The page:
The moral assertion points its speaker/audience to a path of oughtness. We can look at history and see that it usually corrects itself to the more compassionate, generous path. So, we can conclude that men want to be good, even if that means we only improve to be better, not yet good, but incrementally advancing in what we know we ought to be.
Today, I want to present the moral assertion as the basis for practical morality (ethics). I want to do this by arguing for the characteristics of a moral assertion that would mark a statement as moral, thus correcting our culture to the more generous, compassionate position.
If a moral assertion is to be corrective, then, it should seem untimely. For instance, the American Rebellion did not fit its historial context. The lesson of a few centuries prior to our insurgency is the divine right of kings: imperious monarchy sits enthroned, ecclesiastical authority thunders ex cathedra. In contretemps to this ingrained autocracy comes the pitiful American Rebellion with its hypocritical fulmination that "…all men are created equal…;" correct, we think now, but then ground-breaking and under closer scrutiny for its advocation by slave owners.
Great matter, but the point is the same. The American Rebellion, the insurgency against British Imperial rule, simply did not fit its time, so it requires a new explanation to make a case for itself. The resulting moral assertion made a case for change. History would need to correct itself to the more generous, compassionate position. The absolute statement of absolute equality before the governing body absolutely changes history. It is still the one great animating principle of American Idealism. We bless the world when we hold to legal equality before the law, even to our own peril.
In practical application, then, the moral assertion as historical change requires one to be right too early for one's own good. If you are right too early for your own good, you may be certain that you think about things others do not think about in ways that others do not think about them. This will mark you as "not a team player." People will decry not what you do, but "the way you do them." Formulaic thinkers will insist all could be "straightened out within the system," while their default position is still degradation of the system and, so, finally, debasement of the individual touched by the system.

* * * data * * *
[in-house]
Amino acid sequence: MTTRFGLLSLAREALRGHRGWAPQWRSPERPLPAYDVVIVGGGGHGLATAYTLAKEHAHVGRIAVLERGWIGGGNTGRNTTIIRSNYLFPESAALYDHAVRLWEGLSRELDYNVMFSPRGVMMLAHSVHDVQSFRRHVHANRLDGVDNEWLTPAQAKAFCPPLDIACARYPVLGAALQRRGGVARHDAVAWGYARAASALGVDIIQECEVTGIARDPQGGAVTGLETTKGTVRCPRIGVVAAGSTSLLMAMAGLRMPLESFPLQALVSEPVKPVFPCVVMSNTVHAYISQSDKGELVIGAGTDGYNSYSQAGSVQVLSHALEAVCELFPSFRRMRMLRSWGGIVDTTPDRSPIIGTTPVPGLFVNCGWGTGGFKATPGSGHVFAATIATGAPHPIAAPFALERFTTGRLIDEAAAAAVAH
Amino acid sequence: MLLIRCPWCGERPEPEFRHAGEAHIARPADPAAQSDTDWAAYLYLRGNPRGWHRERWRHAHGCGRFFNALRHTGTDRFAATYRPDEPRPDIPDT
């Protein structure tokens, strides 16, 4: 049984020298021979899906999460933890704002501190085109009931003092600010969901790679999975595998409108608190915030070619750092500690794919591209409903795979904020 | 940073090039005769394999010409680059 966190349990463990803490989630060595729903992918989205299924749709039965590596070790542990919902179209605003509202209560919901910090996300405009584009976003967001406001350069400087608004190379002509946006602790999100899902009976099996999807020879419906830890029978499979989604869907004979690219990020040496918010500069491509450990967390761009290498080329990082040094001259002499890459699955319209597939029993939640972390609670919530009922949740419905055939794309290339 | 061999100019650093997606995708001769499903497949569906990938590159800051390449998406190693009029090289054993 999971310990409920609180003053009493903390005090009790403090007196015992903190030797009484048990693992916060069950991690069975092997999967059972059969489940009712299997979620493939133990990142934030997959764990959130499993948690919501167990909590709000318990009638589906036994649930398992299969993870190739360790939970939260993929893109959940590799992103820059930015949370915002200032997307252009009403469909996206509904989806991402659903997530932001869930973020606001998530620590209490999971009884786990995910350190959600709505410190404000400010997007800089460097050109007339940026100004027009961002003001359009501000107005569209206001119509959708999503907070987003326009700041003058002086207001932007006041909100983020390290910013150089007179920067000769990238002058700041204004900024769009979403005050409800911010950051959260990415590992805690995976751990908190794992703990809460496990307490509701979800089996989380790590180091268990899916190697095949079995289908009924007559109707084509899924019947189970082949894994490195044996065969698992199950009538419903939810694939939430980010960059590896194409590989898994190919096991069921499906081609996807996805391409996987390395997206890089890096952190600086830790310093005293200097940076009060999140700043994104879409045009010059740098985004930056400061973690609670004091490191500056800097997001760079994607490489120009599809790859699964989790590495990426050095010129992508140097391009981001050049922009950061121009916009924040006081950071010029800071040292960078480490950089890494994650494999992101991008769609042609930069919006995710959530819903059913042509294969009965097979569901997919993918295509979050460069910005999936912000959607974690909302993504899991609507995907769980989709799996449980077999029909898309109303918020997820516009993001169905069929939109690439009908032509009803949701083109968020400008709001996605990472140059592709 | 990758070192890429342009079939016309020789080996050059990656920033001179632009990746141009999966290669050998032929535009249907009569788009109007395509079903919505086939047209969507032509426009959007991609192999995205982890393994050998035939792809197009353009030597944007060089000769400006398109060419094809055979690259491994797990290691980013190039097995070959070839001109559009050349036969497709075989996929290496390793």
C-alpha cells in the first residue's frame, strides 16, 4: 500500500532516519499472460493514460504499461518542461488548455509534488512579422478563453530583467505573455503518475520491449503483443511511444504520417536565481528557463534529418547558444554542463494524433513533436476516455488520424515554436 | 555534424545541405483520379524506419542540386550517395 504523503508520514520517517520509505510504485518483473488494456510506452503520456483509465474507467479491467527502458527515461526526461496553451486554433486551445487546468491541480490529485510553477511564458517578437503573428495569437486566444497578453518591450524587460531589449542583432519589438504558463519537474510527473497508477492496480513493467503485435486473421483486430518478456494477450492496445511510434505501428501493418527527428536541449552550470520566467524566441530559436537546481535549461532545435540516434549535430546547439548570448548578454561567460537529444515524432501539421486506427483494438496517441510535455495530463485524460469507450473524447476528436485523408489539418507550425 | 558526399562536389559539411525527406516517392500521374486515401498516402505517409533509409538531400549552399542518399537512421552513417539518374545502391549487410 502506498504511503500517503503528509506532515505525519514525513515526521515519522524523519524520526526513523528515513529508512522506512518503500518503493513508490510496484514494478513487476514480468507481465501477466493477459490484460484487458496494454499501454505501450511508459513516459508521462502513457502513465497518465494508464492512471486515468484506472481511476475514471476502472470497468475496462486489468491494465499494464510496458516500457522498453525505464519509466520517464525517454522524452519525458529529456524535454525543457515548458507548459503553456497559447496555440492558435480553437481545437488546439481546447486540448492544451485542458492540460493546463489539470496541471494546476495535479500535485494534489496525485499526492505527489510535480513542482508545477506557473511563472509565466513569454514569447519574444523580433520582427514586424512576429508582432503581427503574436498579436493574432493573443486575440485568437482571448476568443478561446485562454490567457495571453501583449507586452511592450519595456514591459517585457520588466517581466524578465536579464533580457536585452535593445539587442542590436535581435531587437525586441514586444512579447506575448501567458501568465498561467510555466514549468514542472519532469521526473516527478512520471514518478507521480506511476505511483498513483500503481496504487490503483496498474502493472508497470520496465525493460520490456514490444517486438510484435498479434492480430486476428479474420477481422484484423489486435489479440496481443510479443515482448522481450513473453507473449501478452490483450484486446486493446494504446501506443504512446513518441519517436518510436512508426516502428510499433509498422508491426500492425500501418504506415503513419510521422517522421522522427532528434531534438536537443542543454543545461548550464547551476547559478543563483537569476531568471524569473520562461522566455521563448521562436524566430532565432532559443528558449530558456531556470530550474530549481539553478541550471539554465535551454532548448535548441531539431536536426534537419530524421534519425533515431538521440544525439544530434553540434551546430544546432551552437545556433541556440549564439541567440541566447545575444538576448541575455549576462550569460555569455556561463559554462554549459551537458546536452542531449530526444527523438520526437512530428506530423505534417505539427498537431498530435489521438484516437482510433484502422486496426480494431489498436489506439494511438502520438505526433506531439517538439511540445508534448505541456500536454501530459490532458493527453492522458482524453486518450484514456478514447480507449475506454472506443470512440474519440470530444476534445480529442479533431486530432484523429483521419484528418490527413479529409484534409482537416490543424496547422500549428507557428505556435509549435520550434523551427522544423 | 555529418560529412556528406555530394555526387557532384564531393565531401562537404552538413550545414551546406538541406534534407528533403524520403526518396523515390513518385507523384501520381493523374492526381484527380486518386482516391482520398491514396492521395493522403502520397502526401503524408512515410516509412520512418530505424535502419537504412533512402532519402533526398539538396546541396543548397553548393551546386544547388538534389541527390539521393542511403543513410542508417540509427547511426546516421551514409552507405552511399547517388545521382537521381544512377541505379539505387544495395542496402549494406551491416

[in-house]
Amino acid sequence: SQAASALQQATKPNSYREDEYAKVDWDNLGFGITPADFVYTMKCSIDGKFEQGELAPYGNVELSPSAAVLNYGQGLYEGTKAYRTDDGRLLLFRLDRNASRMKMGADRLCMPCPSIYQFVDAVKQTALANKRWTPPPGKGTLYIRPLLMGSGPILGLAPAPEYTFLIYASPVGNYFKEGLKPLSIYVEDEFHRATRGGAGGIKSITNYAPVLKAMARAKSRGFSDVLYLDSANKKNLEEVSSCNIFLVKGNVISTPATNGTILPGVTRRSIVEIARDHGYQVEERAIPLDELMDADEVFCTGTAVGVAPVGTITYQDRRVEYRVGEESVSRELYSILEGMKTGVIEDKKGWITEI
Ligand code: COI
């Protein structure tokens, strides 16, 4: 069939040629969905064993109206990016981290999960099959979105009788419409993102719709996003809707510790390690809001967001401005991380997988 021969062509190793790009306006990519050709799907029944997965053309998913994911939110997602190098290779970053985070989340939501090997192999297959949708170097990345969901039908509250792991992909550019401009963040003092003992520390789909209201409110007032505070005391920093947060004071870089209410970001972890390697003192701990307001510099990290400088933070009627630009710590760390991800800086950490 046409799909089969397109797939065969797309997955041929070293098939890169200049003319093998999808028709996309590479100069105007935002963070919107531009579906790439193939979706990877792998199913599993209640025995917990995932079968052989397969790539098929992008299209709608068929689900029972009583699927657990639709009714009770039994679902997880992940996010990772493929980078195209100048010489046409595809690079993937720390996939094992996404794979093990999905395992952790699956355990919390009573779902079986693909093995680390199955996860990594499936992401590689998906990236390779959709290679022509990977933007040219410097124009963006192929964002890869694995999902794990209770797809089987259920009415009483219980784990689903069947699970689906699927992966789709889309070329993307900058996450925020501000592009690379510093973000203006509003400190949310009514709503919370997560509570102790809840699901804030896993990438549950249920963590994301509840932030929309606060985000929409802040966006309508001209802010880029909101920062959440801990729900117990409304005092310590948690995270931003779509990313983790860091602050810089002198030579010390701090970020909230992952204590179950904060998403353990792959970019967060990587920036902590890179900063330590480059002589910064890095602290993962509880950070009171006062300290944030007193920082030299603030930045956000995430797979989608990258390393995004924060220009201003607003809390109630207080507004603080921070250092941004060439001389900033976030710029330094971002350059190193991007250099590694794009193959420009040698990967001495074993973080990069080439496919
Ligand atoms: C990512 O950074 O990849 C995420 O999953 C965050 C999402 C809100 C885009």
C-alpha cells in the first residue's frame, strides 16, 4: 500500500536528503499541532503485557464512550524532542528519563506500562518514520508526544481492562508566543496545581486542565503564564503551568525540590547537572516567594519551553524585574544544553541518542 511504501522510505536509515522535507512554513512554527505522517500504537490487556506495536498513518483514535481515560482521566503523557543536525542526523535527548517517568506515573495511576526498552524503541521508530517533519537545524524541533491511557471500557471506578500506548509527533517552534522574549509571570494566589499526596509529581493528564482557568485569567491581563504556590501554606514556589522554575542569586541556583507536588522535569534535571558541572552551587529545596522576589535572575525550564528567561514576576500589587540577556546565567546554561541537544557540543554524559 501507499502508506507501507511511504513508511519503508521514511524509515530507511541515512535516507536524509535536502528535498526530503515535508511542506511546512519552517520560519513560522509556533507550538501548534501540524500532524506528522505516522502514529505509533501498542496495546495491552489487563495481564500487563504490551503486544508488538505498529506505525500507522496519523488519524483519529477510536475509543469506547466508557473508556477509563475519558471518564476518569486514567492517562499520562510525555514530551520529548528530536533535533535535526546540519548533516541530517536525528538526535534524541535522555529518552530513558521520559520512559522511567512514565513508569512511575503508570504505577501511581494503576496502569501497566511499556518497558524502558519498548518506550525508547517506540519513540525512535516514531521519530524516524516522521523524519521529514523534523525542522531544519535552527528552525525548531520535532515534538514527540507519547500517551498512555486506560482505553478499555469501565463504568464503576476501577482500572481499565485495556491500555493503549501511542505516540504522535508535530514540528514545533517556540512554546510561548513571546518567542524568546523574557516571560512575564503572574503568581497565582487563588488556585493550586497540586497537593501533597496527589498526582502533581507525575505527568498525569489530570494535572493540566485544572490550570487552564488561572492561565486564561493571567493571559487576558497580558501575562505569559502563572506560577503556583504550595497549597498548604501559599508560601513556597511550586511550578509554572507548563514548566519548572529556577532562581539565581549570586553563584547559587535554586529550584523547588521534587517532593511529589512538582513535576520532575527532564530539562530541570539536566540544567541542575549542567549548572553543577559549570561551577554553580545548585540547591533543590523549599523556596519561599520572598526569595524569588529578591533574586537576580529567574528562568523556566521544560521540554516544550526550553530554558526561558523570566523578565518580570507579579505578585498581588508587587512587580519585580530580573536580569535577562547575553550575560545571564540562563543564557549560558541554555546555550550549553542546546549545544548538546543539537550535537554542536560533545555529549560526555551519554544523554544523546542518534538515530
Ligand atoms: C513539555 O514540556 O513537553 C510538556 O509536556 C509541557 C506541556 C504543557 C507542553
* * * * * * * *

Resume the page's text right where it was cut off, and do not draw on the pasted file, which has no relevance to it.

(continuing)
The moral assertion with courage and energy should be a thought about which others of your own kind seldom think. Vast poverty and ingrained oppression, once exposed, may gain you an Academy Award (see Slumdog Millionaire) but will more likely expose the chasmic difference between the cultural decision makers and the troublesome sorts who nage at the collective conscience. Again, this occurs to the detriment of the contrary thinker, at least during his/her lifetime.
To imbue your moral assertion with courage and energy, you must hope to make the invisible plainly seen. Many there are who would blindly oppress others on principle but fewer there are who would callously subjugate a person they know as flesh and blood. Your courage and energy, to be morally focused, should take the mind of oppressor to the little considered human consequence of his actions (even his principled actions) and make him confront the human toll, person to person.
And so ends the time I alloted to get this blog up today. More tomorrow, God willing and typepad still in operation.